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From:
Subject: Re: [IRISH-IN-CHICAGO] More on Irish Immigration Canada to Chicago
Date: Sun, 04 Feb 2007 11:48:24 -0500
References: <mailman.425.1170489848.1174.irish-in-chicago@rootsweb.com> <002001c747a4$f73fa320$5d1c083f@computer> <8C9166C425F5A75-125C-52AF@FWM-D17.sysops.aol.com><3DBBD2D2-4193-43B2-91B0-B60D72874040@mindspring.com>
In-Reply-To: <3DBBD2D2-4193-43B2-91B0-B60D72874040@mindspring.com>


Thanks, Nan,
Great info!
Ellen


-----Original Message-----
From:
To:
Sent: Sun, 4 Feb 2007 6:24 AM
Subject: Re: [IRISH-IN-CHICAGO] More on Irish Immigration Canada to Chicago


Ellen, You should find some good information and leads for more info
on the Irish in Rutland Vermont at this link:
http://www.ballykilcline.com/Ballykilcline%20Reunion%20_2_.pdf

Below is an extract:

> John McEneney of Albany, a current state legislator
> and past county historian; Jeanne Keefe, a founder and webmaster of
> the Troy Irish Genealogical
> Society (TIGS; www.rootsweb.com/nytigs/); and Michael Austin, a
> history professor and
> authority on the Irish in Rutland.
> The Ballykilcline rent strike, evictions, and forced emigration in
> Famine time of several
> hundred people were described in historian Robert Scally’s 1995
> book, The End of Hidden
> Ireland. The Society, which was organized after members recognized
> their own stories in Scally’s
> account, has learned that dozens of immigrants from Ballykilcline
> settled in or stayed for a time in
> Rutland, which had social, commercial, and economic contacts with
> Troy and Albany due to
> proximity, connecting rail lines, markets, and so forth. About 15%
> of the people evicted and then
> emigrated at Crown expense in 1847 and 1848, at the height of the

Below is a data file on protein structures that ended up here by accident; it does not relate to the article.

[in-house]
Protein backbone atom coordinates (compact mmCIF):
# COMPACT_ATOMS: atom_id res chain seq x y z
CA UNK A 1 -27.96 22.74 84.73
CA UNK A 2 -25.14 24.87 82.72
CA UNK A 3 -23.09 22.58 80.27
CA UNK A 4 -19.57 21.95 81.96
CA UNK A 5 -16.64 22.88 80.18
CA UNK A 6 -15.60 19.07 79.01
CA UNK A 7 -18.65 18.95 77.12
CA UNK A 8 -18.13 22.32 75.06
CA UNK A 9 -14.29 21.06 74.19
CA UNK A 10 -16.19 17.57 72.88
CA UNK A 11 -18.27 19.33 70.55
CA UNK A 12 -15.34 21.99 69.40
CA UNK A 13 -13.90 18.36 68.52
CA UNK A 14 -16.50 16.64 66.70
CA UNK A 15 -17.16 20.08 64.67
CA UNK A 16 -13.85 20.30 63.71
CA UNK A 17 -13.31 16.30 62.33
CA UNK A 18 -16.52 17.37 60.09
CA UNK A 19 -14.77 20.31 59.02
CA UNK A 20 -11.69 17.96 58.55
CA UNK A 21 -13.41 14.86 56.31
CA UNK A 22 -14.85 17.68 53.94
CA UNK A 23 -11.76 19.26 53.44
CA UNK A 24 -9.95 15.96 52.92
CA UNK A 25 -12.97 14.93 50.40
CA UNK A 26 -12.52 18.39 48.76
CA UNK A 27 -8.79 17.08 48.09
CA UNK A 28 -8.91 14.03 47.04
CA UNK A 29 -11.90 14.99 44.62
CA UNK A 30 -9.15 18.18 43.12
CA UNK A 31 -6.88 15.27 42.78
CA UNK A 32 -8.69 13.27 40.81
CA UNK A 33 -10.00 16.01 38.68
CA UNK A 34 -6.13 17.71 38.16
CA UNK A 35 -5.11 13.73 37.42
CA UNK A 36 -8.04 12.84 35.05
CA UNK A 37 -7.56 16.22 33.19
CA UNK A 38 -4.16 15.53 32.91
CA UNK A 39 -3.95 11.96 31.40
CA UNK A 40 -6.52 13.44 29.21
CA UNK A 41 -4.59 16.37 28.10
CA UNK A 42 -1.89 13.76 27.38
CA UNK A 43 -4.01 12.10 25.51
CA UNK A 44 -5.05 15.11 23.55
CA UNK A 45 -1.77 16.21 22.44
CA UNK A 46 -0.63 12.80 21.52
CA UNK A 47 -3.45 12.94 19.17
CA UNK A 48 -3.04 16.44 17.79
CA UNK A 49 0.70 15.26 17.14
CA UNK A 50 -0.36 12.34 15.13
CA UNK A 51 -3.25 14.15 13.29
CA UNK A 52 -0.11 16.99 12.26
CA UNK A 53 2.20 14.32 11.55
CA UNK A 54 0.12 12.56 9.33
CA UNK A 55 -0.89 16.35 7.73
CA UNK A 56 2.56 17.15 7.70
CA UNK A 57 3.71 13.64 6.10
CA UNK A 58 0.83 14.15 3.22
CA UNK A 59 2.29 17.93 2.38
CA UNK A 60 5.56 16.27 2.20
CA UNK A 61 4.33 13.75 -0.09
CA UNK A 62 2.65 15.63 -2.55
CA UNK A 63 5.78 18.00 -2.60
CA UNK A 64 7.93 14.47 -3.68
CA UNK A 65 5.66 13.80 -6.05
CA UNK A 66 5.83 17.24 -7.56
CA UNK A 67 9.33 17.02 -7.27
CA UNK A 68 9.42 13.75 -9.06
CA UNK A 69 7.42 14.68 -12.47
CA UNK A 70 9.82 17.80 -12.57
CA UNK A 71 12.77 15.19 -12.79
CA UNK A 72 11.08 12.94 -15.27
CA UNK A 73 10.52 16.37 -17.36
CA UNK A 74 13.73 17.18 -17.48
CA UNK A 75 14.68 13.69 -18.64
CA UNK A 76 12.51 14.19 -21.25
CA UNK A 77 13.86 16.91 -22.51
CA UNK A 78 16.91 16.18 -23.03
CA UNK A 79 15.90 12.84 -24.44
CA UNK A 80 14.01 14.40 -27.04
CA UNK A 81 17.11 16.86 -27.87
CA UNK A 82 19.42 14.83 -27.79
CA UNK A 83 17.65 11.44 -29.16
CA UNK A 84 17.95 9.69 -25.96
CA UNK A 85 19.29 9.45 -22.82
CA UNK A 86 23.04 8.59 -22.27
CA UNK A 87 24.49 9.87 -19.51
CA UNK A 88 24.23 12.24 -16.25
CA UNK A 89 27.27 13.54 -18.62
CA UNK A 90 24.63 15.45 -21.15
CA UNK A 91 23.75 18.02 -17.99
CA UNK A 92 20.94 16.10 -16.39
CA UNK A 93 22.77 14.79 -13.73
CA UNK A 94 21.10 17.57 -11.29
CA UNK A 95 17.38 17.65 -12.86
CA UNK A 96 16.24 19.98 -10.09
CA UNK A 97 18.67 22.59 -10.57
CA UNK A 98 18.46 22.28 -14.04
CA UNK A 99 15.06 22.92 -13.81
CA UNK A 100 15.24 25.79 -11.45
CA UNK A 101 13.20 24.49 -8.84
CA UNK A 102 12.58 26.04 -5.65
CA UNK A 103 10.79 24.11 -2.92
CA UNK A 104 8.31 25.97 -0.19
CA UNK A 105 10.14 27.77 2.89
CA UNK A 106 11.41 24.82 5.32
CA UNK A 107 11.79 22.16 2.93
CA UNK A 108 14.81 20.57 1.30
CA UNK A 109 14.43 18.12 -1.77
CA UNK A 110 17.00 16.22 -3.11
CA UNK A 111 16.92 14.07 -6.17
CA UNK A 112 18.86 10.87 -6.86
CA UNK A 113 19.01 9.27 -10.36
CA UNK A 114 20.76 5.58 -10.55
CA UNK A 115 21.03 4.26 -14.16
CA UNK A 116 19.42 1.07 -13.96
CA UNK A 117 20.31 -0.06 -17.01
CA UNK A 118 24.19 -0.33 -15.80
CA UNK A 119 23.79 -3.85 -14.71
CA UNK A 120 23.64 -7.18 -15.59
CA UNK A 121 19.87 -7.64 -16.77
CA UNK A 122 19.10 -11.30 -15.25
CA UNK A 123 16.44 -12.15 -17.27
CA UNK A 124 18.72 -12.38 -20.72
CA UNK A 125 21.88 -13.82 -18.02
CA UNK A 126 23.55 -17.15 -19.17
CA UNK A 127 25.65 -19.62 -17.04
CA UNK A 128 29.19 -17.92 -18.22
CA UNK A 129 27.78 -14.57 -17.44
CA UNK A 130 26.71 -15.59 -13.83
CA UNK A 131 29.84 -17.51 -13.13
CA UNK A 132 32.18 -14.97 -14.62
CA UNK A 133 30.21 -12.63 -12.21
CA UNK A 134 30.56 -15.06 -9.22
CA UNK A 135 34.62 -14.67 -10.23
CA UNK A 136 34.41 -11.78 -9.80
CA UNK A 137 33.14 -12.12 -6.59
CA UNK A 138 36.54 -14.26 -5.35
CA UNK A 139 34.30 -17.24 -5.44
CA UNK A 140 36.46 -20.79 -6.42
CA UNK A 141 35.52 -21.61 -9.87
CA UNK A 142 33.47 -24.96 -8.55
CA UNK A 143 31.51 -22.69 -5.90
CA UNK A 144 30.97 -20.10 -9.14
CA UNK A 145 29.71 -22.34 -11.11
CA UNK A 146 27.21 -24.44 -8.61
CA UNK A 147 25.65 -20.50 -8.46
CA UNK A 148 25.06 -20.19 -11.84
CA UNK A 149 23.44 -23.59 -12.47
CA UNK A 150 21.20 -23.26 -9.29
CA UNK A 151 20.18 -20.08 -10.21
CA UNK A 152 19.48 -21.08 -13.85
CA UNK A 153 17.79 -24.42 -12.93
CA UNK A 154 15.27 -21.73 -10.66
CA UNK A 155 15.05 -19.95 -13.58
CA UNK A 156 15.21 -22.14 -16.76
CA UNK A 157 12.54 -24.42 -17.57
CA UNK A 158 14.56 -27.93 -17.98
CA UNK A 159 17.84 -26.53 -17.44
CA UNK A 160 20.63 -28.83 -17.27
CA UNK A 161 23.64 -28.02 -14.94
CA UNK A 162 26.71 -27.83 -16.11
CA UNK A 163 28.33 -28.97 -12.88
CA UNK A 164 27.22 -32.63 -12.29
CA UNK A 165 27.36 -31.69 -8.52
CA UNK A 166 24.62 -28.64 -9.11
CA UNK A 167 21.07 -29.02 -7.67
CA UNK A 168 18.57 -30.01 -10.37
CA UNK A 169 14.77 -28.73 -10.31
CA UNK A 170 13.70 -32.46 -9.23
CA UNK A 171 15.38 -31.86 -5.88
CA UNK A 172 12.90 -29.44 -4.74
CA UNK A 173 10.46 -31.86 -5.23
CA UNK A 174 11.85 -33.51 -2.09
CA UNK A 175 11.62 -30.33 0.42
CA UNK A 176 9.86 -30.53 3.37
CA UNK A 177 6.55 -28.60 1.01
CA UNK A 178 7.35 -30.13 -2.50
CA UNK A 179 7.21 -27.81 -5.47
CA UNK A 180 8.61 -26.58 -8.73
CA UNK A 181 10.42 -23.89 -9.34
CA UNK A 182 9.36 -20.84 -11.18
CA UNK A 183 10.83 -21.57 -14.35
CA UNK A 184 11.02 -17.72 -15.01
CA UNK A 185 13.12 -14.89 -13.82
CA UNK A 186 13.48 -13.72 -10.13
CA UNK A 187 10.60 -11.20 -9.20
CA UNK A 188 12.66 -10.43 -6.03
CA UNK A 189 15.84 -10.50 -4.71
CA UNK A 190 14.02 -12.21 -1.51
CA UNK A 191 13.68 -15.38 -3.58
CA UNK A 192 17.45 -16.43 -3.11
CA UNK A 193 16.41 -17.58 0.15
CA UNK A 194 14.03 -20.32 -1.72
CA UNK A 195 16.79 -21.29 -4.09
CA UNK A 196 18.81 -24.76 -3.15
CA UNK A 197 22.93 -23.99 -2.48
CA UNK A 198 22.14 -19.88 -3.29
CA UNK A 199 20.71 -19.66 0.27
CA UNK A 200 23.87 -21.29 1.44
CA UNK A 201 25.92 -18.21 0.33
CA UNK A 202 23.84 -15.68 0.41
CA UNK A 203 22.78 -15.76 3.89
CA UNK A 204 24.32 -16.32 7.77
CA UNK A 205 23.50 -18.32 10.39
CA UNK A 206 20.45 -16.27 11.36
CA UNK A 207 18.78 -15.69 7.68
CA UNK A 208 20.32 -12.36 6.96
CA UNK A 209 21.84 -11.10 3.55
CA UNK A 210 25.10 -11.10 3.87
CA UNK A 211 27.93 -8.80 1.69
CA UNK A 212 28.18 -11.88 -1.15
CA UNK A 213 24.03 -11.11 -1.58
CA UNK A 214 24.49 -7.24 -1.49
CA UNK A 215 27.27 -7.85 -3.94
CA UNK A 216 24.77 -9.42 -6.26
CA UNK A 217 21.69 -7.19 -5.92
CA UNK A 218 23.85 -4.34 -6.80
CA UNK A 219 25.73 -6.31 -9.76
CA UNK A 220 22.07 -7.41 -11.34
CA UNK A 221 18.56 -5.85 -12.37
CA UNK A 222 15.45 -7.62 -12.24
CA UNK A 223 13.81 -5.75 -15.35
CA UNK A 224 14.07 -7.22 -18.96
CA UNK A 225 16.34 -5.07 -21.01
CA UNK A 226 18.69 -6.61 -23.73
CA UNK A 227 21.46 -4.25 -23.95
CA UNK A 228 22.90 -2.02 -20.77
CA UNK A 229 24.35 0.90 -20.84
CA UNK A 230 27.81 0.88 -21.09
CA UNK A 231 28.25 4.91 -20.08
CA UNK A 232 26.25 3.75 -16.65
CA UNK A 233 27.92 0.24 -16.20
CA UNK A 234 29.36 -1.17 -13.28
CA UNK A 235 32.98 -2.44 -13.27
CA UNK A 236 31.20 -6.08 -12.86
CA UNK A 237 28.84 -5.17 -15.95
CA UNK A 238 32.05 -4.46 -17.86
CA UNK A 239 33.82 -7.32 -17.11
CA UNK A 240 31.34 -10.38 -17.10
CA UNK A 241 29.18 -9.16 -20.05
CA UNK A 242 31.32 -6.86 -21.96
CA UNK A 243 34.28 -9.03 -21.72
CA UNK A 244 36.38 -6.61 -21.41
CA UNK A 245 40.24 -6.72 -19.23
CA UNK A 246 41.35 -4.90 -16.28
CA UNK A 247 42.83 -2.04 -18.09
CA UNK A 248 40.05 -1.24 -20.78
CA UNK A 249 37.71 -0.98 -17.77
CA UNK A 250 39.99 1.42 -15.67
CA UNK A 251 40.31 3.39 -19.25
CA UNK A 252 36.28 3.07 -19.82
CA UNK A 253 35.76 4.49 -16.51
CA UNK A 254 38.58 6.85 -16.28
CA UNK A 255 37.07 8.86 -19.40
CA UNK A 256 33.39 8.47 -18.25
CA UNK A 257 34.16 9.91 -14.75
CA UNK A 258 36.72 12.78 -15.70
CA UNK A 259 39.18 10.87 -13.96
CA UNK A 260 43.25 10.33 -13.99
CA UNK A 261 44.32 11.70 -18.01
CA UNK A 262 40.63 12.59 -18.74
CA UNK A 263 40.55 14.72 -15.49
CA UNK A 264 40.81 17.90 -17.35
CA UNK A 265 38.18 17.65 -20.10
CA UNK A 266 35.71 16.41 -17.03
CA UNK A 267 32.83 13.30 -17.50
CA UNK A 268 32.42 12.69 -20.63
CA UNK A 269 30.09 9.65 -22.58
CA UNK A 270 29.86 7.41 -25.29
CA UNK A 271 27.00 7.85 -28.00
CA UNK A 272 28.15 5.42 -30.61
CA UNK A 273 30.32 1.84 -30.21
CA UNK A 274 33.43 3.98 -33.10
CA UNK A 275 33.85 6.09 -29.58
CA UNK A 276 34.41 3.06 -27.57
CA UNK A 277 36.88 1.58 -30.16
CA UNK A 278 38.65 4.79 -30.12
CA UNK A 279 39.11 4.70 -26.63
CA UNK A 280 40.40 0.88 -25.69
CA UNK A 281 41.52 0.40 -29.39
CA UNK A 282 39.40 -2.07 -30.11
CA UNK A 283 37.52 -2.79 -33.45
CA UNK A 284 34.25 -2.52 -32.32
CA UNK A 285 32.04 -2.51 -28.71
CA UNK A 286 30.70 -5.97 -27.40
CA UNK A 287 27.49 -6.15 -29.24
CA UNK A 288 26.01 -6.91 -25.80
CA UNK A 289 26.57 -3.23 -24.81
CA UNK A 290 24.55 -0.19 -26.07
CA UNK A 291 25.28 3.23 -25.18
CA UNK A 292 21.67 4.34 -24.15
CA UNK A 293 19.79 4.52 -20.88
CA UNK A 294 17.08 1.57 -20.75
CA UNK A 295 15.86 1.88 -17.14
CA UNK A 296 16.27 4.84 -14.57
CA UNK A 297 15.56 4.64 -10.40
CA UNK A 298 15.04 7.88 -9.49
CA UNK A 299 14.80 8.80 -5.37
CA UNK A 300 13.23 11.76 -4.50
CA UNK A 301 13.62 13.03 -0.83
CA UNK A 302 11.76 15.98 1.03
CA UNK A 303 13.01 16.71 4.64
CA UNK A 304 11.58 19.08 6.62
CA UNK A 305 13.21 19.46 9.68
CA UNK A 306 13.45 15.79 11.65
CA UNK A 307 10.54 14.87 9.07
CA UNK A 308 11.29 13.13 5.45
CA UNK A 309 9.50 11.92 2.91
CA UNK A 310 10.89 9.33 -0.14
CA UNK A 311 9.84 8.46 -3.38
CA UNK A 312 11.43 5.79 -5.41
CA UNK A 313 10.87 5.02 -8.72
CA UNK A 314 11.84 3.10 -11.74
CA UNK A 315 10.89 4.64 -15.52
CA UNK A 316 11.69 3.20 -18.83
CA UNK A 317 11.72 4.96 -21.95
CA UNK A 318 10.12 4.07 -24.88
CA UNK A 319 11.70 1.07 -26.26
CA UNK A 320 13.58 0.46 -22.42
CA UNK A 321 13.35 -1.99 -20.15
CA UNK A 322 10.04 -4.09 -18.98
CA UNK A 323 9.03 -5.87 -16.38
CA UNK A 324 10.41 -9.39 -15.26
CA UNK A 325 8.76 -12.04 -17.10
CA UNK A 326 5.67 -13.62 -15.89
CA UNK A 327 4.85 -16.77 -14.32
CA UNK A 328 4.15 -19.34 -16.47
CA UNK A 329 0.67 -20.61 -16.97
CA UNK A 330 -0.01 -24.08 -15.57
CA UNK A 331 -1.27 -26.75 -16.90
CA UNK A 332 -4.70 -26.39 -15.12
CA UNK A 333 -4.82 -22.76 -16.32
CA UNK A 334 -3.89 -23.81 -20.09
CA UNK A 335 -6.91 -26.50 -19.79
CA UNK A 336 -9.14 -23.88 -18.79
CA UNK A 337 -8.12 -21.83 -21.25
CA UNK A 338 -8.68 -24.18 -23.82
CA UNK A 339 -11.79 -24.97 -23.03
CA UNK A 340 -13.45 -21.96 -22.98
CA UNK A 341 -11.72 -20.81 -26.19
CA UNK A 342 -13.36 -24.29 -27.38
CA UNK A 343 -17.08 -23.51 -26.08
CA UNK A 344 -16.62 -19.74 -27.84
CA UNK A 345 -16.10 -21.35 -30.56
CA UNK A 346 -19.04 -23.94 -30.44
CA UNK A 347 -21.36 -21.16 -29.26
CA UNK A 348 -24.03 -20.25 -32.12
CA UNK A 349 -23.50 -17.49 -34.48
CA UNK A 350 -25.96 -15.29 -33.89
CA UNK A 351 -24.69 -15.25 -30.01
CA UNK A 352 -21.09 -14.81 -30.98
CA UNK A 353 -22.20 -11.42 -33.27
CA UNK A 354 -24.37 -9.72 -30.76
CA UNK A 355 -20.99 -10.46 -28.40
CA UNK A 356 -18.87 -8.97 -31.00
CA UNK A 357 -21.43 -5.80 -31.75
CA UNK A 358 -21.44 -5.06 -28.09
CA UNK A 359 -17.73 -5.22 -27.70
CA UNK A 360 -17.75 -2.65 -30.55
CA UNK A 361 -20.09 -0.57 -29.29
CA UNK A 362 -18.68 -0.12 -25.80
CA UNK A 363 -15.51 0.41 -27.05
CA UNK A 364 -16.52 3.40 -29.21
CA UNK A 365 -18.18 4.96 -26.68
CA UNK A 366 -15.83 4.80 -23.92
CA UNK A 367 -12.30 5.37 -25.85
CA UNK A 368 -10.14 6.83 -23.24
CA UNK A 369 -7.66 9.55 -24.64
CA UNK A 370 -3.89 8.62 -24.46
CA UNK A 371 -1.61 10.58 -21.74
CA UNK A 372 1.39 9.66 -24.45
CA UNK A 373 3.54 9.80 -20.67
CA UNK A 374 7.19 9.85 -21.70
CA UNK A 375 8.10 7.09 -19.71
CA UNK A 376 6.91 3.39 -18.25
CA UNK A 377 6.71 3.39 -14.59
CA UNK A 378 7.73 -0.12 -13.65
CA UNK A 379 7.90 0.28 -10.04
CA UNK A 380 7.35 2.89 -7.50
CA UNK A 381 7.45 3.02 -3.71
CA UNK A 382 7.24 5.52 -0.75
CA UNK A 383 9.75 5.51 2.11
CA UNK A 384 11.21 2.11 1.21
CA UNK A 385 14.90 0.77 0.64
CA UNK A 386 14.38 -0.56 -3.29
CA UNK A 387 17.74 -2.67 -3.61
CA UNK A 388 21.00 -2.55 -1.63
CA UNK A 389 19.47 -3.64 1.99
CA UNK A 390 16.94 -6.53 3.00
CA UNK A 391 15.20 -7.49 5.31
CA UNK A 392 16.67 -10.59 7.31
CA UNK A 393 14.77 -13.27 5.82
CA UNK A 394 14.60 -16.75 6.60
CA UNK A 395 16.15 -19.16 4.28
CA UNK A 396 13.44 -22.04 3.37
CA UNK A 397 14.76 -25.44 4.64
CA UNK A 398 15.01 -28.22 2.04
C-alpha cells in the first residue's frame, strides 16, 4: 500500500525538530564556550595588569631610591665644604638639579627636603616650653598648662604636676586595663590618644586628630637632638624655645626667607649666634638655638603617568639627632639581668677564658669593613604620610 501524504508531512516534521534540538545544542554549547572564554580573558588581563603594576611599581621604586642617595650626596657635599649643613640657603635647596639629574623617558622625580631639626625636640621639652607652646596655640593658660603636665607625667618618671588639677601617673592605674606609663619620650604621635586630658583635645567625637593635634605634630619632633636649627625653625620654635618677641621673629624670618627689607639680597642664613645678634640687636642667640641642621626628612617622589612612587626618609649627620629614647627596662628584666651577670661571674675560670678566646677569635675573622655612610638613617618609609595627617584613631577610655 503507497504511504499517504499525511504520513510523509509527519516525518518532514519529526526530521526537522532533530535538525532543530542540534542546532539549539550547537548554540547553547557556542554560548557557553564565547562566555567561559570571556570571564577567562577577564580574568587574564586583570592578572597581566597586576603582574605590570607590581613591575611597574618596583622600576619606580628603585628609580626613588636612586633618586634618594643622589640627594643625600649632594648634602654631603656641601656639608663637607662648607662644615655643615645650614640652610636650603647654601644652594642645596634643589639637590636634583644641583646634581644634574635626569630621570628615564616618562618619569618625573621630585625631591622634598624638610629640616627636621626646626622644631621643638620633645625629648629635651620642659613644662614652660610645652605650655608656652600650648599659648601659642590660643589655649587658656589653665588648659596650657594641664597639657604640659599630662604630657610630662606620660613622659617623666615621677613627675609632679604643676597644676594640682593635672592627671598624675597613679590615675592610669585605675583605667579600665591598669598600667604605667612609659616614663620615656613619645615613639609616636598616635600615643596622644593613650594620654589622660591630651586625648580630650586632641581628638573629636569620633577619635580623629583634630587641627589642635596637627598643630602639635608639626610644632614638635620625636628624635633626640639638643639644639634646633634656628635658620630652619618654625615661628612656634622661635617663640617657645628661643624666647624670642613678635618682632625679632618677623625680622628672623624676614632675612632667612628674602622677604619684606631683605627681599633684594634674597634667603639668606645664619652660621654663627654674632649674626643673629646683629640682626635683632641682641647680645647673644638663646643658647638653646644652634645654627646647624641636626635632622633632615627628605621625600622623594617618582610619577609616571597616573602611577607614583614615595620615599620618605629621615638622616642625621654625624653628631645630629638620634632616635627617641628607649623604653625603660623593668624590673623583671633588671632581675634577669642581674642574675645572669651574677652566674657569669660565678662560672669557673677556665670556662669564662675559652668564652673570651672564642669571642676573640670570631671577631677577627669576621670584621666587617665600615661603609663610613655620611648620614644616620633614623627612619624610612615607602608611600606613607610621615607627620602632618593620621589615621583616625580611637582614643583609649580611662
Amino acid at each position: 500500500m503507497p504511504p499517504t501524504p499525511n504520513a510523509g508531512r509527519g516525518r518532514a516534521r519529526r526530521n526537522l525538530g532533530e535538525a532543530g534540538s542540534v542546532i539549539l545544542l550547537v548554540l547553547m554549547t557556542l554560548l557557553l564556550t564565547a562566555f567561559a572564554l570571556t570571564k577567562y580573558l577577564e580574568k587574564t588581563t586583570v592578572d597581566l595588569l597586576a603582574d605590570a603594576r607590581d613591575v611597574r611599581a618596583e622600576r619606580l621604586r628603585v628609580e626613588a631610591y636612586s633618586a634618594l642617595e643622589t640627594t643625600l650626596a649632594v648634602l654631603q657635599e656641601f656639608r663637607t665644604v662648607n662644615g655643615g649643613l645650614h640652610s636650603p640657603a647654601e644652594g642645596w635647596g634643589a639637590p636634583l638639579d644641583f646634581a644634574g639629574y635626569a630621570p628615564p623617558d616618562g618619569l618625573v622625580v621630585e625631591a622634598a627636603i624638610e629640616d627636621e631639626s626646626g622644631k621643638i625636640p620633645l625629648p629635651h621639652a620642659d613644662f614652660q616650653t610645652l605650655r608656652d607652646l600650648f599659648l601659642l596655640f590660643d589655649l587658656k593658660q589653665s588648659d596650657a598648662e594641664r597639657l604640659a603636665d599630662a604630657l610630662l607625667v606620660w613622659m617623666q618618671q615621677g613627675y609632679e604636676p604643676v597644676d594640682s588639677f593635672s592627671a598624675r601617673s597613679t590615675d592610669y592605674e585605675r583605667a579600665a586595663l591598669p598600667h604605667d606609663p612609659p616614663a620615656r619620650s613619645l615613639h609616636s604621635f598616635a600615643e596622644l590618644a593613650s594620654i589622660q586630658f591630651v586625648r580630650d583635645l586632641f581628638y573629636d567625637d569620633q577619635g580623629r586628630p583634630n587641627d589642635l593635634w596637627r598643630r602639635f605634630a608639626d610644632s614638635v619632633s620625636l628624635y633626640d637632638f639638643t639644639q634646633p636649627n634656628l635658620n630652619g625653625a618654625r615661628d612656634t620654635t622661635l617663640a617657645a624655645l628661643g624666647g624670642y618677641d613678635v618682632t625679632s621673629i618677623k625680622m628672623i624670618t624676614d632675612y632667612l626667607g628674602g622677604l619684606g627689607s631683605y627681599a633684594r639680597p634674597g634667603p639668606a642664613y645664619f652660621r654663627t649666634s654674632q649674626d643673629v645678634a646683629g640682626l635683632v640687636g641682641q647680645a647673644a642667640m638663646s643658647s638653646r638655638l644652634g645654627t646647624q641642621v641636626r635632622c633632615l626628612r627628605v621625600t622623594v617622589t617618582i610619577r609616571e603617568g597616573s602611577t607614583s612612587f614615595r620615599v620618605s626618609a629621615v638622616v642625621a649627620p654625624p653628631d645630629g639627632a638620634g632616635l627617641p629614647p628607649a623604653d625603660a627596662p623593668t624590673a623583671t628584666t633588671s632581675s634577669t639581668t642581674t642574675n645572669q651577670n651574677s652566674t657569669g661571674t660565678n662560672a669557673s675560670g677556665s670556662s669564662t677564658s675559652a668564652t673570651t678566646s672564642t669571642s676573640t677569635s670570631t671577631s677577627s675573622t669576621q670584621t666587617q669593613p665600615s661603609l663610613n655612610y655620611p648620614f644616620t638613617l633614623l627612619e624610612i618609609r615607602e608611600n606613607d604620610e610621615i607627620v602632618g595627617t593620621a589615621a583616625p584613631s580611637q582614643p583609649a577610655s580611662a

> Great Famine, went to or
> through Rutland. Many of the men joined the marble quarry work
> force there as that industry
> boomed after rail lines were built

On Feb 4, 2007, at 6:08 AM, wrote:

> Bonnie,
> My LAVIN family of County Sligo, first appear in the 1850 census in
> Rutland, Vermont, where my ggrandmother was born in 1855. By 1860
> they were farming in Oregon, Wisconsin, a small community near
> Madison. Then my ggrandmother worked as a domestic in Chicago,
> married and stayed there.
>
> I know that there were marble quarries in Rutland where many
> worked, but what got them there in the first place? Was it easily
> accessible to Boston arrival? Could they have advertised in
> Ireland for workers? I have always been curious why they first
> settled in Rutland.
>
> Thanks,
> Ellen
>
>
> -----Original Message-----
> From:
> To:
> Sent: Sat, 3 Feb 2007 9:07 AM
> Subject: [IRISH-IN-CHICAGO] More on Irish Immigration Canada to
> Chicago
>
>
> I enjoy the thread about Irish immigration through Canada to Chicago.
> Thanks to the contributors for sharing their knowledge.
>
> I'll add my example. My John LANE, from Askeaton, County Limerick,
> Ireland, first shows up in Rutland County, Vermont in the 1860
> census. He
> works
> for the railroad (Grand Trunk I believe). By 1880 he is in Cass
> County,
> Michigan (southwestern Michigan--near what we Chicagoans now
> call Harbor Country ), and 1900 his family is in South Bend, Indiana,
> while he works in Paducah, Kentucky. He is a Paymaster, so I'll
> assume
> he was taking care of the paychecks for the many Irish crews that were
> building
> the railroad west.
>
> John's half-brother fought in the Civil War, and in his pension
> papers, he
> describes
> that he, as a baby, and his mother, arrived in Quebec, and as a
> result of
> a 2nd marriage to my gr-gr-grandfather, they came to Vermont. Of
> course he
> doesn't
> say HOW he got to Vermont (transporter, perhaps), but nevertheless, it
> confirms they
> came through Canada.
>
> Thanks for the tips...keep them coming!!
>
> Bonnie
>
>
>
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